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Hollywood lost at sea, or the Titanic sinks again
Posted By Elizabeth Farah On 03/20/1998 @ 1:00 am In Commentary | Comments Disabled
I didn’t want to write this article. I resisted, but now that “Titanic” has become the top grossing film of all time — in the U.S. and the world, I feel compelled. Surpassing “Star Wars,” “Titanic” has taken in some $1 billion internationally and $465 million domestically. Besides its dollar achievements, “Titanic” has received 15 Academy Award nominations and, from what I can tell, nearly universal acclaim — but not in our household.
This is not only a bad movie, it’s a fundamentally immoral one — deceptive, manipulative, offensive. A monument to the moral destitution of our society. Last night I watched a reporter interview a psychologist as to the meaning of the movie’s success. I learned “Titanic” has achieved its extraordinary popularity because the American people are looking for stories about the meaning of life. Well, America, if you found “Titanic” satisfies this quest, our country is in a great deal of trouble. The psychologist closed saying that “movies are a reflection of what’s going on in our culture.” I agree. Boy, do I agree. One only has to study the American people’s response to the scandals and crimes of the current administration for confirmation of this fact.
For those of you who have already seen the movie — and loved it, read on. Ask yourself if the stunning superficial beauty of this film obscured its underlying ugliness. For those of you who haven’t seen it, ask yourself if a movie which upholds the values “Titanic” does, can be a great movie despite its moral bankruptcy. The film’s success, a hundred years ago, would have elicited a nationwide uproar concerning the relationship of art to morality. (Can any artistic achievement which glorifies immorality be “great?”) Not in today’s America.
So what’s wrong with “Titanic”? Gee, where do I begin? For starters, the “heroine” of “Titanic,” Rose, is a self-absorbed, spoiled aristocrat. She takes the fateful journey with her mother and wealthy fiancee, Cal, who presents her with a priceless diamond necklace during the voyage. She is having second thoughts about her engagement. You see, she doesn’t love the arrogant, pretentious Cal — she is marrying him for his money (at her mother’s urging). Rose’s misgivings predictably have nothing to do with a guilty conscience at her deception.
Let me pause to reflect on the general theme of the characterizations the screenwriters developed. There is a simple formula: All wealthy people are boorish, overbearing, dishonest, selfish, pretentious, and greedy — some are evil. All people of limited means are genuine, loving, selfless, honorable and generous. This simplistic and shallow (not to mention untrue) way of portraying the movie’s characters is truly sophomoric. But apparently the general public cannot see the injustice and inaccuracy of this propaganda. Can it be that the dumbing down of America, and the left’s tactic of fomenting class envy has been so successful that they actually agree with the manipulators who produced this movie? I shudder.
Back to our “heroine.” She’s unfulfilled by her life. Her intended doesn’t appreciate her Picassos. She doesn’t like cocktail party chitchat. She’s misunderstood. So, she does what anyone in her situation would do. She makes a half-hearted attempt to kill herself by jumping overboard. During the botched suicide try, she meets the “hero,” a young struggling artist who won his third-class ticket on the Titanic in a poker game. How does he make his living? Selling his third-rate sketches for ten cents each. As you can guess, using the formula outlined above, Jack is genuine, loving, selfless and honorable. (Just ignore his seduction of another man’s future wife.) He pursues Rose during the next few days finally convincing her to go below decks — where the poor (good) people are. Rose has a wonderful time at a raucous party.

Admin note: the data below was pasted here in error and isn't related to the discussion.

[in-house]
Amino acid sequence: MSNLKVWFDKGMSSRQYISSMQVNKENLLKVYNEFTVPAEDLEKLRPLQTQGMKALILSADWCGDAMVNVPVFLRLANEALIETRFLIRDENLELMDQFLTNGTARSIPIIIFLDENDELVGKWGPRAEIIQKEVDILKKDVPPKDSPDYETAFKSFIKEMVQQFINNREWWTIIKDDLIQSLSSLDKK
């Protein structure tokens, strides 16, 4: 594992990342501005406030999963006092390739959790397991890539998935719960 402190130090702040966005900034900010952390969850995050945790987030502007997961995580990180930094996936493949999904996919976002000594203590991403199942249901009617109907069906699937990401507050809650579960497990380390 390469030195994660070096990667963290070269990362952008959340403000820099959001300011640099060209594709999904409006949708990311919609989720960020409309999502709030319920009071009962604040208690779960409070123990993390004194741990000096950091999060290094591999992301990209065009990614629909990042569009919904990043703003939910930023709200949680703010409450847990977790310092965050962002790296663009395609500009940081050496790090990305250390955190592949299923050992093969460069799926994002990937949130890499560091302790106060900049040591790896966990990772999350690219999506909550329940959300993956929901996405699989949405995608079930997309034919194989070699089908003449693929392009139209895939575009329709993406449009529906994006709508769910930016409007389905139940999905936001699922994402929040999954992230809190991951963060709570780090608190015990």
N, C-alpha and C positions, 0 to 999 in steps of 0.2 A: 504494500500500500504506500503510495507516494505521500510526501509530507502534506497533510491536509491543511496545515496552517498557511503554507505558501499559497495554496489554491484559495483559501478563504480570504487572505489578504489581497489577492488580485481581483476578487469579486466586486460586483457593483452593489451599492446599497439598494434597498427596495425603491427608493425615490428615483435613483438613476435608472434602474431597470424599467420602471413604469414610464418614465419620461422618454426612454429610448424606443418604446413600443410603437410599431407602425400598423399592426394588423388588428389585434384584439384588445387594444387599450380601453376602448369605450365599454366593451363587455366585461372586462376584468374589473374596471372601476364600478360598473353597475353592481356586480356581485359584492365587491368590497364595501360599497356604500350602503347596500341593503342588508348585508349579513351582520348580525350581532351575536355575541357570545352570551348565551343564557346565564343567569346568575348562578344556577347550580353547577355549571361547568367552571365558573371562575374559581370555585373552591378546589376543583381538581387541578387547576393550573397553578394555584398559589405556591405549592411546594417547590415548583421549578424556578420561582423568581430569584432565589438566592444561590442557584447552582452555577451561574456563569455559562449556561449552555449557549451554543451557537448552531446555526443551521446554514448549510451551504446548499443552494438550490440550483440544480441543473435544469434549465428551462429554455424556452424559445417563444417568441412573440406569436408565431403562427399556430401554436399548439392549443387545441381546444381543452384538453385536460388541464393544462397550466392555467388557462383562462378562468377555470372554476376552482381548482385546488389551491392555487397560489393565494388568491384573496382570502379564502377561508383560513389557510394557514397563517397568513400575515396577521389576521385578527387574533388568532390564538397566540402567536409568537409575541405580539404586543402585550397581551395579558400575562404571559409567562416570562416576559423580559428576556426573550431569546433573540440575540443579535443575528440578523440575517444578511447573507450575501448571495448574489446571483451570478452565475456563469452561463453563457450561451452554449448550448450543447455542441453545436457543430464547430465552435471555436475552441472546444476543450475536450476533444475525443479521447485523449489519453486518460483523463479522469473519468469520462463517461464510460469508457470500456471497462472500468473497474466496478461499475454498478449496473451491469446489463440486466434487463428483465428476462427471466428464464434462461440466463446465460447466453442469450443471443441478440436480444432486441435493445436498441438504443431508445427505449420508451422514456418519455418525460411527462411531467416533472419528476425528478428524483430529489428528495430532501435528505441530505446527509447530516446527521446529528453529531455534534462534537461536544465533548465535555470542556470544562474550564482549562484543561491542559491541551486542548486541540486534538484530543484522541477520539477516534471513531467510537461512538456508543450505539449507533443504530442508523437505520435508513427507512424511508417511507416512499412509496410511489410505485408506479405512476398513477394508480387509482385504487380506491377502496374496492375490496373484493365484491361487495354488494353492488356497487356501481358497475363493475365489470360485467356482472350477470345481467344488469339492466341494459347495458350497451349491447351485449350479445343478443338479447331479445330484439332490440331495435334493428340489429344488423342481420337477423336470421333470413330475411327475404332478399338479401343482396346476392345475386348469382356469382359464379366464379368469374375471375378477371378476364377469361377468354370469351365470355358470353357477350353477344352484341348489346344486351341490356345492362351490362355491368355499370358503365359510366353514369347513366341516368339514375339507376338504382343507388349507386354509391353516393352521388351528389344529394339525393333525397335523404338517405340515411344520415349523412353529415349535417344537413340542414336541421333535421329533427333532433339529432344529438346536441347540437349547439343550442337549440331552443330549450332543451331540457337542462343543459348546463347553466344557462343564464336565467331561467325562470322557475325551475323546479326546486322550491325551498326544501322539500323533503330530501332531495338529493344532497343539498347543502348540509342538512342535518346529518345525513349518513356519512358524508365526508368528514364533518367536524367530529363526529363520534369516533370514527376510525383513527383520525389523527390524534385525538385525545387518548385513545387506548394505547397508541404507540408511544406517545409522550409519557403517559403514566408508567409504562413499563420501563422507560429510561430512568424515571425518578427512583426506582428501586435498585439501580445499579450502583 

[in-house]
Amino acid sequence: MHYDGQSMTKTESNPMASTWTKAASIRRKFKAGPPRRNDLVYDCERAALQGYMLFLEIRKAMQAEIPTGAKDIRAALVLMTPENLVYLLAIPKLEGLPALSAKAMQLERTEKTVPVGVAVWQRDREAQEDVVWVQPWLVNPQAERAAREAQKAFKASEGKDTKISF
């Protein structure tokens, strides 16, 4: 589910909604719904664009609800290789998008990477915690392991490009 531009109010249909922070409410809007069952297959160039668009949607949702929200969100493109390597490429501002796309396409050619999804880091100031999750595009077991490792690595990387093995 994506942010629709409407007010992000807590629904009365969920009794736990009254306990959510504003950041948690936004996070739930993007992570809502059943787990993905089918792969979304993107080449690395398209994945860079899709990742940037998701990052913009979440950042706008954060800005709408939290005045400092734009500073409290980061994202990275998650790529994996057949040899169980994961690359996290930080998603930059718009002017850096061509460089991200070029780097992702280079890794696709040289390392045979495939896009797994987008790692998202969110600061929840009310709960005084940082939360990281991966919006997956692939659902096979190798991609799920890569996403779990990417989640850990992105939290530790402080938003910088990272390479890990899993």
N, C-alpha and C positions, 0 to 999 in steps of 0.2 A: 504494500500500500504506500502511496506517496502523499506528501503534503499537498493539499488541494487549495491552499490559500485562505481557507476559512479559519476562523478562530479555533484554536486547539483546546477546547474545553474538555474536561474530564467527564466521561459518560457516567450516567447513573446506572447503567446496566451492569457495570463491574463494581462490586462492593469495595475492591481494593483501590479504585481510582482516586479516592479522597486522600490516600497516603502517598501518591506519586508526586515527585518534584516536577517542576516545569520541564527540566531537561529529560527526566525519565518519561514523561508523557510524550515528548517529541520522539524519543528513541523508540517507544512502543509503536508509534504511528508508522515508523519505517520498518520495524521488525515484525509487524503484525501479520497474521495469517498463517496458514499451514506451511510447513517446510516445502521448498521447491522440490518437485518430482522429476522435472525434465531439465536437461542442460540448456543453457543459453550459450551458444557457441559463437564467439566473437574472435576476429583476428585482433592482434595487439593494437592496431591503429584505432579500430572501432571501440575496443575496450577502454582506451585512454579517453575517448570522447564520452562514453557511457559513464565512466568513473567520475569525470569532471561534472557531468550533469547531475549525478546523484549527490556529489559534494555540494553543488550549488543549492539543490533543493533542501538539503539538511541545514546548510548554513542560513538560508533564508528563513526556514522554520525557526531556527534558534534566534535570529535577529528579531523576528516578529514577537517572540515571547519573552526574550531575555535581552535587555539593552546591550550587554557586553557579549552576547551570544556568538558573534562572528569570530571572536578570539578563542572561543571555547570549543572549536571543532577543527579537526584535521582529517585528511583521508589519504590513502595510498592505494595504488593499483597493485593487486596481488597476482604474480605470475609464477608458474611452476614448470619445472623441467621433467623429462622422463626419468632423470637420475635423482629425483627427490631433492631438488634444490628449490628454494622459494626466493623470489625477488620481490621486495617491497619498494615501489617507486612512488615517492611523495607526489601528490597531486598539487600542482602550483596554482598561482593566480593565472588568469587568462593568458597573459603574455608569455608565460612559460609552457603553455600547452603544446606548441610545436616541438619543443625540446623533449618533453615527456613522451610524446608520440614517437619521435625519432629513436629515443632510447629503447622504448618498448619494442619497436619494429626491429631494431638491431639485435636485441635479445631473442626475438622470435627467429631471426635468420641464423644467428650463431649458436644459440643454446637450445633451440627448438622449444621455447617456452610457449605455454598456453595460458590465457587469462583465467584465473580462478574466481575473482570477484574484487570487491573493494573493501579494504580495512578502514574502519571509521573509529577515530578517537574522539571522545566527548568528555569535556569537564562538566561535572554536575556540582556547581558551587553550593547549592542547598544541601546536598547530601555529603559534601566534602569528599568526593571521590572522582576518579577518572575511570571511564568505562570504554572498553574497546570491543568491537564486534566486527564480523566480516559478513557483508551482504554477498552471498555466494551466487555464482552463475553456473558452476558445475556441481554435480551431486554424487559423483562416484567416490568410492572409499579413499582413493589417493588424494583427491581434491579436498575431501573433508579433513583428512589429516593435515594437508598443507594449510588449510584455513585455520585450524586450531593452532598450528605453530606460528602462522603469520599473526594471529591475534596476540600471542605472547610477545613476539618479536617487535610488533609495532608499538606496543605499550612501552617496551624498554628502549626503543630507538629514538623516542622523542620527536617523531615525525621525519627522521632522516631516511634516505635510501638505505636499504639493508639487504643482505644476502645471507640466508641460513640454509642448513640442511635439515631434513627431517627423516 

Stop the tape. Rose, an engaged woman, deceives her fiancé, and goes with another man to a party — where they kiss. How courageous. Cal’s assistant witnesses her moral lapse and reports back to the boss. The following morning, Cal has the audacity to be angry at Rose! He turns over the breakfast table in a rage and tells Rose that no wife of his is going to act this way. To me this would be an understandable reaction. In fact, she needed a good spanking. If the genders were reversed, the writers would have portrayed the offended female as righteously indignant. But he is a rich, white male — thus, we are encouraged to despise his actions and sympathize with Rose instead.
Rose has decided not to go through with the marriage — she loves Jack. What would a heroine do in this circumstance? She could go to her fiancé, explain she doesn’t love him and call off the wedding. Since the 500 wedding invitations have gone out, he is paying for her transit, and he will obviously be humiliated by her breaking off the engagement, she could delay a public display of affection for Jack until after their arrival in America. Or she could ask Jack, a man she just met, to draw her naked in her fiancé’s sitting room. She could wear the fabulous diamond — a gift of her fiancé. Then she could leave that picture, along with the diamond and a cruel note in the fiancé’s safe. Next she could go off with Jack and have sex in the back seat of her fiancé’s car in the hold of the ship. Hmm. This is a difficult decision. What would a heroine do? Since the fiancé is a rich, white male — she does the latter.
Every one of my daughters’ friends has seen “Titanic.” Of course my kids can’t figure out why I won’t let them see this trash. (Another emergency family round-table discussion.) Courage to do the right thing though difficult is a necessary quality of all heroes. Sins do not become virtues because those whom you sin against are pompous. You can not be a hero if you are fundamentally dishonest and cruel. Heroes can sin but they must atone for those sins to remain a hero. (For the record, I have sinned many times, but I was never a hero when I did.) Filmmakers have other options when dealing with a less than virtuous “hero.” The tone of the movie can indict the immorality of the “hero.” Other characters of integrity can denounce sinful behavior. In a sadistic twist the only persons appalled at Rose’s immorality are the villains! Compare “Titanic” to “Gone With the Wind”, “An Affair to Remember” and “Casablanca” — forget it.